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Serving Those Who Serve

In March, I was thrilled to celebrate the dedication of the Army Dentistry Monument in San Antonio.

In March, I was thrilled to celebrate the dedication of the Army Dentistry Monument in San Antonio. My husband, Michael P. Rethman, DDS, MS, was a career Army dentist and served 26 years in the Army Dental Corps. He was also a member of the Association of Army Dentistry, the organization that worked diligently to make this monument a reality.


COL (United States Army Ret) Michael P. Rethman, DDS, MS, at the Army Dentistry Monument. The monument was dedicated on March 24, 2023, in a ceremony at the US Army Medical Department Museum in San Antonio.

Along with the monument dedication, a visit to the Army Medical Museum at Fort Sam Houston prompted me to find out more about the history of Army dentistry.Here are a few interesting facts:

  • During the Civil War, troops weren’t supplied with toothbrushes and military dentists did not yet exist. Because soldiers used their teeth to bite open gunpowder tubes and cartridges, the only oral health requirement was whether an enlistee had “a sufficient number of teeth in good condition to masticate his food properly, and to tear his cartridge quickly and with ease.”1 Later regulations specified that “total loss of all the front teeth, the eye-teeth, and first molars, even if only of one jaw” was cause for rejection.1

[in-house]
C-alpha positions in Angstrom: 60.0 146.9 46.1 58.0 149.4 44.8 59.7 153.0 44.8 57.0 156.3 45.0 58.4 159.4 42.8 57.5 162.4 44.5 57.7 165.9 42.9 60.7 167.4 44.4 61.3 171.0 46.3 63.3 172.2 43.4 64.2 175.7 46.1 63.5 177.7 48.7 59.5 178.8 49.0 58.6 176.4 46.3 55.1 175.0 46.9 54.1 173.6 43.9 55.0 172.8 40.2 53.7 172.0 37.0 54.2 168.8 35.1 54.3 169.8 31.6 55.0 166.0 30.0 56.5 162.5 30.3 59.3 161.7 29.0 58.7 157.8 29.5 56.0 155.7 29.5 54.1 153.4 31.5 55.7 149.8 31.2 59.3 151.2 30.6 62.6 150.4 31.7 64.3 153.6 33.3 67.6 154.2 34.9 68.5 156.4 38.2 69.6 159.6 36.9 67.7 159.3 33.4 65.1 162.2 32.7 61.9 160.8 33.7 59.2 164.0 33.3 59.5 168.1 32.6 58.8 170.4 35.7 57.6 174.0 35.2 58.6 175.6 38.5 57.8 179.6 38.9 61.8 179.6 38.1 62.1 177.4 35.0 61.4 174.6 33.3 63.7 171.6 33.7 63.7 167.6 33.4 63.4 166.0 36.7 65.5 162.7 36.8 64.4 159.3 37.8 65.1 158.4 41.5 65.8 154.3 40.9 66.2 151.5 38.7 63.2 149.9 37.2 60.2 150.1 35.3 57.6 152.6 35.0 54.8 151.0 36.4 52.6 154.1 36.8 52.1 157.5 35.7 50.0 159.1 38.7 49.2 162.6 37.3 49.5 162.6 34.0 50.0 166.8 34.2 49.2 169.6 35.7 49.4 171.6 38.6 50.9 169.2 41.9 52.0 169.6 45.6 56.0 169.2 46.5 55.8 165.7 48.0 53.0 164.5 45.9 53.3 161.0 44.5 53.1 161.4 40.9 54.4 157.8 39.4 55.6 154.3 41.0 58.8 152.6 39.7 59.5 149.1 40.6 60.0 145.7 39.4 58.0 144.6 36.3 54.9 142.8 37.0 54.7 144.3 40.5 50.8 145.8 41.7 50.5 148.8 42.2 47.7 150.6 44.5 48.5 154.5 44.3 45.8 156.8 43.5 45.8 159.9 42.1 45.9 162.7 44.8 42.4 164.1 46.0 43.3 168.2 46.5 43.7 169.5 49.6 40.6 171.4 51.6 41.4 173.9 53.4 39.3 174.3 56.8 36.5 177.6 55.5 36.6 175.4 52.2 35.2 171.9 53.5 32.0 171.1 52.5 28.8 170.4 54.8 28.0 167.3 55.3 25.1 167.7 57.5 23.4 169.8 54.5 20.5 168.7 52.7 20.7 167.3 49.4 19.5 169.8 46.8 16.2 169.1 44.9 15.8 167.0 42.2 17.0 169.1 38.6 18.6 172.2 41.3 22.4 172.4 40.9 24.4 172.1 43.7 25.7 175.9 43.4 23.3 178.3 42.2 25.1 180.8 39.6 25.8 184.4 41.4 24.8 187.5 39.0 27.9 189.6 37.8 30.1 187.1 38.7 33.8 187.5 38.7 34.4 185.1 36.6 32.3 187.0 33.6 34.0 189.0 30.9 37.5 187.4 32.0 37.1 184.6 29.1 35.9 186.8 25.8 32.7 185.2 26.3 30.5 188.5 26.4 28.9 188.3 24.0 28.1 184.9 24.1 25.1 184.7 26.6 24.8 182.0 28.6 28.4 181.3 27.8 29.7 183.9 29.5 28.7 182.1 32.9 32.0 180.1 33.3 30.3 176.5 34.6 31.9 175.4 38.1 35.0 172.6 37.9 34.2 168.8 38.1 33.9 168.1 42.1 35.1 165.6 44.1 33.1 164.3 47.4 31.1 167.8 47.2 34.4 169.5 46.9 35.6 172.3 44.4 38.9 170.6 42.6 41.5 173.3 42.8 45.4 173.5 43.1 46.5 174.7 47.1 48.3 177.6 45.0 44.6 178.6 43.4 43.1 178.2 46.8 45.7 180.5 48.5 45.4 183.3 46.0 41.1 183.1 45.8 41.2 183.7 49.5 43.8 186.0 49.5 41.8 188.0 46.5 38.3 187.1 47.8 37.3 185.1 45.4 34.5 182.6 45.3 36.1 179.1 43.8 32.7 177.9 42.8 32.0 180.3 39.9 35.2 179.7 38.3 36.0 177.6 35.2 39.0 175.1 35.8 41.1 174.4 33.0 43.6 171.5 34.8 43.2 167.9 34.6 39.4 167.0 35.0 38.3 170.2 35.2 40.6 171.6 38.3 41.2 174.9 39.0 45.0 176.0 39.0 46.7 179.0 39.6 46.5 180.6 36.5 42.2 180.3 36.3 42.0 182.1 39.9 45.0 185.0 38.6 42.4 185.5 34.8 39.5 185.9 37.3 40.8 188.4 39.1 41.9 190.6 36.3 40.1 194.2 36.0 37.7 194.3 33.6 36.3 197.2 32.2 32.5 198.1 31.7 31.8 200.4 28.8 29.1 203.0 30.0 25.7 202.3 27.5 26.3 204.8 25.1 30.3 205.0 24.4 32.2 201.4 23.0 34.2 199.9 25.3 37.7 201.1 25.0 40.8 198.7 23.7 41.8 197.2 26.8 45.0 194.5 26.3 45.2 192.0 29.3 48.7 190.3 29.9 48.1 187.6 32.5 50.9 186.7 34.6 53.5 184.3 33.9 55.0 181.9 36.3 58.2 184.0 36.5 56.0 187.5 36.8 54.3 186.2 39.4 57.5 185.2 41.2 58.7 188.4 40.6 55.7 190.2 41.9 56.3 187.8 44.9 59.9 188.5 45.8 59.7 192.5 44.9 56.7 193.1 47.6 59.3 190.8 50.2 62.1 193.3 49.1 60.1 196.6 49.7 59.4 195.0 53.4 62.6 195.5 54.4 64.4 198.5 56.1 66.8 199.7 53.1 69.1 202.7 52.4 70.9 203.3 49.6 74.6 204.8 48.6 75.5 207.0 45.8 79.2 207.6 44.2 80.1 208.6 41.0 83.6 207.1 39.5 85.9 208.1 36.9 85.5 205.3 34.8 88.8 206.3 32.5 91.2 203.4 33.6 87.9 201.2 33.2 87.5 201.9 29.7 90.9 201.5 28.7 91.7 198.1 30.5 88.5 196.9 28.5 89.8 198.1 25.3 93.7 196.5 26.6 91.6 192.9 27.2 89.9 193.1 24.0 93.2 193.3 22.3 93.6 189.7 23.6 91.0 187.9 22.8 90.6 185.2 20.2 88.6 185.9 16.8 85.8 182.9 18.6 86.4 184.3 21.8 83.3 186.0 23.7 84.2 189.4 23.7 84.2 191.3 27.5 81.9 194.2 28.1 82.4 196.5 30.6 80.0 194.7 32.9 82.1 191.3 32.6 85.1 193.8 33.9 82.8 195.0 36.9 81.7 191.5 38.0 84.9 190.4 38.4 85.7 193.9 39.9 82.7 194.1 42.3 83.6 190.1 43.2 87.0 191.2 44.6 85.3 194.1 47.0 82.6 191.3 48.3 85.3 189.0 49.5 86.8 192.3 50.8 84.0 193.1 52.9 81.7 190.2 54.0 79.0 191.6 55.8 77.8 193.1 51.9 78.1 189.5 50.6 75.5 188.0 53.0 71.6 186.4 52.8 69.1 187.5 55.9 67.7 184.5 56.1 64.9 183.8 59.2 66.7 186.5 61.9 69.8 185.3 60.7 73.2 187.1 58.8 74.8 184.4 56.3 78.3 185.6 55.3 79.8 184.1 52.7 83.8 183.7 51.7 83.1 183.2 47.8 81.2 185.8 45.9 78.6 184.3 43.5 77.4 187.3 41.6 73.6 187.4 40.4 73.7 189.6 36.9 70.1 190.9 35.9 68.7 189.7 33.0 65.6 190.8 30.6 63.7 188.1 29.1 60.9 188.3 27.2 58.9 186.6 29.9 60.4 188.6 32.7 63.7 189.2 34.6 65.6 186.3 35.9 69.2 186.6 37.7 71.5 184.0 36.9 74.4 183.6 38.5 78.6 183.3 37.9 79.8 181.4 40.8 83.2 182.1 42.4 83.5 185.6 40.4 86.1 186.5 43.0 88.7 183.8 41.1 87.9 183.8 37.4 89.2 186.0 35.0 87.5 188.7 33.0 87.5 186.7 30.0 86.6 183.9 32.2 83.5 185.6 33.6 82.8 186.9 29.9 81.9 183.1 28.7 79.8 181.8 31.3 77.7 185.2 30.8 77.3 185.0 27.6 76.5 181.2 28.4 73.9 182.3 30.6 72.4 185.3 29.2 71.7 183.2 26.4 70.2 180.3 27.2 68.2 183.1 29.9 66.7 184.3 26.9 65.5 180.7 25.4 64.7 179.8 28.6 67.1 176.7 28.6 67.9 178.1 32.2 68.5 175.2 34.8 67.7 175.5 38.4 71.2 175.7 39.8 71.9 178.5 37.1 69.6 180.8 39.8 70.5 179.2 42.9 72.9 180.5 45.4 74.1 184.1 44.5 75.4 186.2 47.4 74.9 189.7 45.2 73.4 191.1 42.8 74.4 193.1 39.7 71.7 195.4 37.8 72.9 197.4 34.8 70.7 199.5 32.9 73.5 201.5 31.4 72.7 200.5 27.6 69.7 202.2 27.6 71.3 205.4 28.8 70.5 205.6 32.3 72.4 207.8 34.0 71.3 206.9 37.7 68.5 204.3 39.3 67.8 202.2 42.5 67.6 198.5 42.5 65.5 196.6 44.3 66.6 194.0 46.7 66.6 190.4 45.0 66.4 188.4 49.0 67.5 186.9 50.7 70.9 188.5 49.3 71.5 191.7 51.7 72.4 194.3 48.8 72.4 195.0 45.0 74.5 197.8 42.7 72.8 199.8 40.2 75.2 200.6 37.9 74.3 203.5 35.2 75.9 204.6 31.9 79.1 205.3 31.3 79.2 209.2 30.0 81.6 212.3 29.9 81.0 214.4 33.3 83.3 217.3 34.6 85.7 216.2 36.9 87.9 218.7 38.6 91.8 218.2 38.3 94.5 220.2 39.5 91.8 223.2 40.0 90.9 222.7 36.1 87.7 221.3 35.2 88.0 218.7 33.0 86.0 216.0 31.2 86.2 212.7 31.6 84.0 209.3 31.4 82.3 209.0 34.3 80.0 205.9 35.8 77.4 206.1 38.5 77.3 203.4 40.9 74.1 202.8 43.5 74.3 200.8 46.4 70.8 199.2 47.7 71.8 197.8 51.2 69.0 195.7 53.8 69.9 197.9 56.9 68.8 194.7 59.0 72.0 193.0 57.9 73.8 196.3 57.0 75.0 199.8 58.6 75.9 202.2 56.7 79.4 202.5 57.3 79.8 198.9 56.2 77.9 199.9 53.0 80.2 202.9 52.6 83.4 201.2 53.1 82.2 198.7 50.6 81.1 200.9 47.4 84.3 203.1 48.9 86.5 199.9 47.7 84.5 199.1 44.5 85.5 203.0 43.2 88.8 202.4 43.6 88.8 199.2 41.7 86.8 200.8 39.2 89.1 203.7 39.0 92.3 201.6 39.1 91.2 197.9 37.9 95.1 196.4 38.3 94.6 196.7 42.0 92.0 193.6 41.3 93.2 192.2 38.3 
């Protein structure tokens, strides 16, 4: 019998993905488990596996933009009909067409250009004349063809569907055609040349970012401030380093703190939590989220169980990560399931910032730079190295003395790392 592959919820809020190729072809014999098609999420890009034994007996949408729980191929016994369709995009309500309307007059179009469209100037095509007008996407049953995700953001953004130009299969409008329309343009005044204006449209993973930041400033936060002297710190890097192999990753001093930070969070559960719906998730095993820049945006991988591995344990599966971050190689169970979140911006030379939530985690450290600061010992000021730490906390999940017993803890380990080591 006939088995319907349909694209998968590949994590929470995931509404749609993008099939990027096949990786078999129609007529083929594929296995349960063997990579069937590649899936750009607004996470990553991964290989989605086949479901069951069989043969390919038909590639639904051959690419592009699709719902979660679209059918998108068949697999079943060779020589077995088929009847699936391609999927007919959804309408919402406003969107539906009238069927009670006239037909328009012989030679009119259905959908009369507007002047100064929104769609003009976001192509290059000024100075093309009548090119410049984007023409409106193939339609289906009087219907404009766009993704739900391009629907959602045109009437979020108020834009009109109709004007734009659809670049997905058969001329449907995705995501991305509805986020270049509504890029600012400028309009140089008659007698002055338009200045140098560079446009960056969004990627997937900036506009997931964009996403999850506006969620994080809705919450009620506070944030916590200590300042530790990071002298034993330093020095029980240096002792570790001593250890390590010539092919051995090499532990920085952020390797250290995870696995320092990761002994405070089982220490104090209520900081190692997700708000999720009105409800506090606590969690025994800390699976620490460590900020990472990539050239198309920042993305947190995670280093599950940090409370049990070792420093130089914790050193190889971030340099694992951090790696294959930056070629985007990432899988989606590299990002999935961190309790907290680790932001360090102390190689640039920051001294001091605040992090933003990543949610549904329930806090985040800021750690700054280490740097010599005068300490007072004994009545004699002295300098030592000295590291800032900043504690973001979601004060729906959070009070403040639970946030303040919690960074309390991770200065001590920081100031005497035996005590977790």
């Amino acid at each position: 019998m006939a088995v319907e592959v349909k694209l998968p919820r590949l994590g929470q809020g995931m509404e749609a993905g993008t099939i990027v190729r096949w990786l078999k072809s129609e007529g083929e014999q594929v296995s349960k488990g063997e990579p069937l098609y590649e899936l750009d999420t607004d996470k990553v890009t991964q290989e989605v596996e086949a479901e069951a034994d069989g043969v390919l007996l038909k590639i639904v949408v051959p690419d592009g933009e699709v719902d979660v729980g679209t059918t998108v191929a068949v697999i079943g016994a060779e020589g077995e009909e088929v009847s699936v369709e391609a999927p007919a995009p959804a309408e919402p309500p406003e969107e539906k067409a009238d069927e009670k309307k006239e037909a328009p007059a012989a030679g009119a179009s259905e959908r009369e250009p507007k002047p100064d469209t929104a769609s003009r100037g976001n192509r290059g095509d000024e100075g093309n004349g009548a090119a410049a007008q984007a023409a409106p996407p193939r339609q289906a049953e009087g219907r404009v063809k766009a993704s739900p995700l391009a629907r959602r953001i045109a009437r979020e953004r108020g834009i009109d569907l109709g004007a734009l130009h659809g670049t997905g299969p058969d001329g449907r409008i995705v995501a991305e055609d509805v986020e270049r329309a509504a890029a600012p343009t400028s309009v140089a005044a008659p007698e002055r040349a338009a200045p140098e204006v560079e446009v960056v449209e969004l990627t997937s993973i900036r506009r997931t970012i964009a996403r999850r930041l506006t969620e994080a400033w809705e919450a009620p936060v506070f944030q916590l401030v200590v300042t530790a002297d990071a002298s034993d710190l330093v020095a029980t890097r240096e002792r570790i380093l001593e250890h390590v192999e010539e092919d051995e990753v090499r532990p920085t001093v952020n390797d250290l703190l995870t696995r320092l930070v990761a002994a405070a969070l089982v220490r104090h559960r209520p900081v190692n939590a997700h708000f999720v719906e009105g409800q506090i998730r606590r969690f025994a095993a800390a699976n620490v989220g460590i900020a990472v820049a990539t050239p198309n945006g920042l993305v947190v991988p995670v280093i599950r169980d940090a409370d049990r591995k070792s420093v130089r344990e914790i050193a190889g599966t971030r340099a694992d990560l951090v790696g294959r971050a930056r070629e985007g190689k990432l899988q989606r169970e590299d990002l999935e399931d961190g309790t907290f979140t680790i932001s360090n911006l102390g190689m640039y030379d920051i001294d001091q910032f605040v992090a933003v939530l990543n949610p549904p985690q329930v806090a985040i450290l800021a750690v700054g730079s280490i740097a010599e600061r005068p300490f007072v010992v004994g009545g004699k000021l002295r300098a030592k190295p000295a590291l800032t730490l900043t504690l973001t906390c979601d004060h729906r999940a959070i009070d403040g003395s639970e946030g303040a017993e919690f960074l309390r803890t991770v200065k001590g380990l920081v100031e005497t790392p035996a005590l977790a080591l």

• In 1901, Congress authorized the Army to hire 30 dentists. Ten years later, the United States Army Dental Corps became the world’s first military organization to provide dental care. Before the Dental Corps became official, soldiers were expected to find care on their own. As you can imagine, this care was often primitive.
  • John Sayre Marshall, MD, the first dental surgeon hired by the Army, is called the “father of the US Army Dental Corps.” He worked tirelessly for the recognition and implementation of dentists in the military. Marshall recalled seeing a man during the Civil War (prior to the Dental Corps) have his tooth extracted with a turnkey. According to his reports, the tooth was removed with great duress, as the soldier’s mandible was also broken in the process.
  • The establishment of the Army Dental Corps significantly impacted the civilian status of dentistry as a profession. Before the Military Dental Corps Authorization Act in 1911, the words “dentistry,” and “dental profession“ had no significance under US law. Thus, recognition of the Army Dental Corps set precedent for the official recognition of dentistry as a profession.

I asked Mike to share his thoughts on serving as an Army dentist. “I hope aspiring young people will consider the same path,” he replied. “As a recipient of college and dental school scholarships from the Army, it was a wonderful opportunity.”

For more history of the Army Dental Corps, visit the Borden Institute and the Association of Army Dentistry.


  1. Bumgardner E. Disqualification for military service in the Civil War on account of loss of teeth. Dental Cosmos. 1894;36:429

From Dimensions of Dental Hygiene. May 2023; 21(5):6.

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